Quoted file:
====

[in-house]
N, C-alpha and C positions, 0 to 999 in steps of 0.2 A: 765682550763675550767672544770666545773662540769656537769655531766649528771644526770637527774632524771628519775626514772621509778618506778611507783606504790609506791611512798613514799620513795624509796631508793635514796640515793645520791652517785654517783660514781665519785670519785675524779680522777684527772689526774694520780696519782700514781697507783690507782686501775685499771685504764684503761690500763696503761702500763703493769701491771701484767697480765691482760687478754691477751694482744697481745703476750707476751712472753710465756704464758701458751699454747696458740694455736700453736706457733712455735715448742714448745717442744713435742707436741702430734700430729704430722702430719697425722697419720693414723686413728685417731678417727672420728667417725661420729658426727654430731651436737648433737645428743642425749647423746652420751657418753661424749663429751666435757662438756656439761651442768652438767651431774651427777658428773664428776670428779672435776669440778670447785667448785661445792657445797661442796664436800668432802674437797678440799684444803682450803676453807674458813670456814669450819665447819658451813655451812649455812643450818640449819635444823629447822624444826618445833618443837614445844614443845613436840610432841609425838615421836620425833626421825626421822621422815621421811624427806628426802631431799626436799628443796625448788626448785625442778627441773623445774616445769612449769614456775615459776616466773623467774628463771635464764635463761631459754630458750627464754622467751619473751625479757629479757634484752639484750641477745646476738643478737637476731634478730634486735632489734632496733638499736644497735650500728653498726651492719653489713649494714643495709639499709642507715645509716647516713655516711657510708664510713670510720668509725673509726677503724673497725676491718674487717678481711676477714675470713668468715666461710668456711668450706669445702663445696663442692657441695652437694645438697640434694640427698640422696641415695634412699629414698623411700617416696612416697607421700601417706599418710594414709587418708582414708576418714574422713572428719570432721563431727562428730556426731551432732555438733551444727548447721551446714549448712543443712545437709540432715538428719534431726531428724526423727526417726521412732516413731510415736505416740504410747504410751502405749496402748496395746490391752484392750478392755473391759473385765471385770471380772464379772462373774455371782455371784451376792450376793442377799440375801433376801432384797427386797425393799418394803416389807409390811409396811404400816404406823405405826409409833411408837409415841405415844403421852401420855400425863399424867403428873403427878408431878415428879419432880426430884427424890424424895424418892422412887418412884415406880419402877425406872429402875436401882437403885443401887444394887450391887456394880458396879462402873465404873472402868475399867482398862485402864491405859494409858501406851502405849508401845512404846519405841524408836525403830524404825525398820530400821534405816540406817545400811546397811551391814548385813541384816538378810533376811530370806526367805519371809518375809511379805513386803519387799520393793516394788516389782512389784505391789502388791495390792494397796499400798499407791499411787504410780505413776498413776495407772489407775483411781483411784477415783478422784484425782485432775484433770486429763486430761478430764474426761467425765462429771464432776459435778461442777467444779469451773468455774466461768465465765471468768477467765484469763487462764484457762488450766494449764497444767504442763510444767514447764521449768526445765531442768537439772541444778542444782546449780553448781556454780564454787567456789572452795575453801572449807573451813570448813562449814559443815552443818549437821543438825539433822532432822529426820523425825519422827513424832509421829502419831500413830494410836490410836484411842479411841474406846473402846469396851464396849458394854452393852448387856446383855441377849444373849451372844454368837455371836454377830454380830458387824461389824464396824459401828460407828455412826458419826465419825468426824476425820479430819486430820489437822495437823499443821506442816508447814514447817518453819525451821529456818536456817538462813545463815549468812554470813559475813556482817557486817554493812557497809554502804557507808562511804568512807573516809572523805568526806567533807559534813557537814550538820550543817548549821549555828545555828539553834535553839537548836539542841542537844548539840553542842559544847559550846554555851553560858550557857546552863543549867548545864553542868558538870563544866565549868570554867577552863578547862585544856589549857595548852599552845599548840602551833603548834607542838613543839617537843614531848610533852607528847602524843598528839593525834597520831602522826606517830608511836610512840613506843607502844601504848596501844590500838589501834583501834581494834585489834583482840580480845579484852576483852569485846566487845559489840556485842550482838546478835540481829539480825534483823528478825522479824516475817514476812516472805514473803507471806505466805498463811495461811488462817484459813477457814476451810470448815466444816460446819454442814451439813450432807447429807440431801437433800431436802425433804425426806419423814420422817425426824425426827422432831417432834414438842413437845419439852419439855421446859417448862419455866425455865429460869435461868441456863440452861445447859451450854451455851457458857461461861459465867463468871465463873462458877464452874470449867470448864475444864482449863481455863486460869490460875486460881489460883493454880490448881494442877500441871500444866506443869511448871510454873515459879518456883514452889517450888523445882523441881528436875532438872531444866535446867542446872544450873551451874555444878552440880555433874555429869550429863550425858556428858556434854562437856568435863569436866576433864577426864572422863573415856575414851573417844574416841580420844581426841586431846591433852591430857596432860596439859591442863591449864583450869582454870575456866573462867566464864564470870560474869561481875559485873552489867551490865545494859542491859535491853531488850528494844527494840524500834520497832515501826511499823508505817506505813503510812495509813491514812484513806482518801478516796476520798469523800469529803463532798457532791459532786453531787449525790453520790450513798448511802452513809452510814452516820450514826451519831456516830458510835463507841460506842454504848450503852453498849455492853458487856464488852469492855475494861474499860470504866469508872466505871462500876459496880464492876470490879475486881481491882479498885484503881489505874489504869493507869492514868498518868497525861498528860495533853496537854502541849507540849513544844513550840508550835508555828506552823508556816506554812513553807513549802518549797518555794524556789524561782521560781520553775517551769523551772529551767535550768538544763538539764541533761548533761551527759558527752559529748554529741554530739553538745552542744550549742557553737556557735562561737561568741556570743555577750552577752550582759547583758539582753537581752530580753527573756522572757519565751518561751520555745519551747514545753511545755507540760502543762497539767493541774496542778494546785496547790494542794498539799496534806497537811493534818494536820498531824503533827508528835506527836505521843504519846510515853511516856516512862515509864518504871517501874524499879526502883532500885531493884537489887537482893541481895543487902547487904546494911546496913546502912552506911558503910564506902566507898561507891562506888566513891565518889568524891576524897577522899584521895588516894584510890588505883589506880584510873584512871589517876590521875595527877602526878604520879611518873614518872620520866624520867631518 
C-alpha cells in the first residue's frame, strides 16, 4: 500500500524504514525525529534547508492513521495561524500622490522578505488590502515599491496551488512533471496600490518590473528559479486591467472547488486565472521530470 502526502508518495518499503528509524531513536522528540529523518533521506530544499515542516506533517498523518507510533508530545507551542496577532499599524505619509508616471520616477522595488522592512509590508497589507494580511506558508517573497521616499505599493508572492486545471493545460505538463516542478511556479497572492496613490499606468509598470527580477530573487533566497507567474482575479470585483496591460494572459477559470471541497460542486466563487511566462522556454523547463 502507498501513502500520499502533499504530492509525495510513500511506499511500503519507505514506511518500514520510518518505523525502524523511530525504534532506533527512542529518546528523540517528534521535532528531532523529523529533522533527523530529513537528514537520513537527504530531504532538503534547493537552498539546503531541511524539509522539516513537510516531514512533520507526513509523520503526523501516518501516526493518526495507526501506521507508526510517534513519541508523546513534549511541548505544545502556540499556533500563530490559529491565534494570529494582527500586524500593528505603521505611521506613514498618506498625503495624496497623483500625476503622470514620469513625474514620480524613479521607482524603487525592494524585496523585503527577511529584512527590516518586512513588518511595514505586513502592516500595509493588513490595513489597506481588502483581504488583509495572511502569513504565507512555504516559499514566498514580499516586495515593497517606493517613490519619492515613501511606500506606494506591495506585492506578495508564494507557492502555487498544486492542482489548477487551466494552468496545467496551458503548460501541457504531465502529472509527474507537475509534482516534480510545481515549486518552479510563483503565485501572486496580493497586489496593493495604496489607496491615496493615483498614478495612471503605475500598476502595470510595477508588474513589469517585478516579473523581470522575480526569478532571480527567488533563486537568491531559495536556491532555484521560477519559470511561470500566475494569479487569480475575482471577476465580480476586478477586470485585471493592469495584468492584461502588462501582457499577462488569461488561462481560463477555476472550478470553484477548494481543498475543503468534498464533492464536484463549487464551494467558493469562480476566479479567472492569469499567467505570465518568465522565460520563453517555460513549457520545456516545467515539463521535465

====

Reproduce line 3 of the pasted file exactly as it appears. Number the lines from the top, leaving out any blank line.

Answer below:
C-alpha cells in the first residue's frame, strides 16, 4: 500500500524504514525525529534547508492513521495561524500622490522578505488590502515599491496551488512533471496600490518590473528559479486591467472547488486565472521530470 502526502508518495518499503528509524531513536522528540529523518533521506530544499515542516506533517498523518507510533508530545507551542496577532499599524505619509508616471520616477522595488522592512509590508497589507494580511506558508517573497521616499505599493508572492486545471493545460505538463516542478511556479497572492496613490499606468509598470527580477530573487533566497507567474482575479470585483496591460494572459477559470471541497460542486466563487511566462522556454523547463 502507498501513502500520499502533499504530492509525495510513500511506499511500503519507505514506511518500514520510518518505523525502524523511530525504534532506533527512542529518546528523540517528534521535532528531532523529523529533522533527523530529513537528514537520513537527504530531504532538503534547493537552498539546503531541511524539509522539516513537510516531514512533520507526513509523520503526523501516518501516526493518526495507526501506521507508526510517534513519541508523546513534549511541548505544545502556540499556533500563530490559529491565534494570529494582527500586524500593528505603521505611521506613514498618506498625503495624496497623483500625476503622470514620469513625474514620480524613479521607482524603487525592494524585496523585503527577511529584512527590516518586512513588518511595514505586513502592516500595509493588513490595513489597506481588502483581504488583509495572511502569513504565507512555504516559499514566498514580499516586495515593497517606493517613490519619492515613501511606500506606494506591495506585492506578495508564494507557492502555487498544486492542482489548477487551466494552468496545467496551458503548460501541457504531465502529472509527474507537475509534482516534480510545481515549486518552479510563483503565485501572486496580493497586489496593493495604496489607496491615496493615483498614478495612471503605475500598476502595470510595477508588474513589469517585478516579473523581470522575480526569478532571480527567488533563486537568491531559495536556491532555484521560477519559470511561470500566475494569479487569480475575482471577476465580480476586478477586470485585471493592469495584468492584461502588462501582457499577462488569461488561462481560463477555476472550478470553484477548494481543498475543503468534498464533492464536484463549487464551494467558493469562480476566479479567472492569469499567467505570465518568465522565460520563453517555460513549457520545456516545467515539463521535465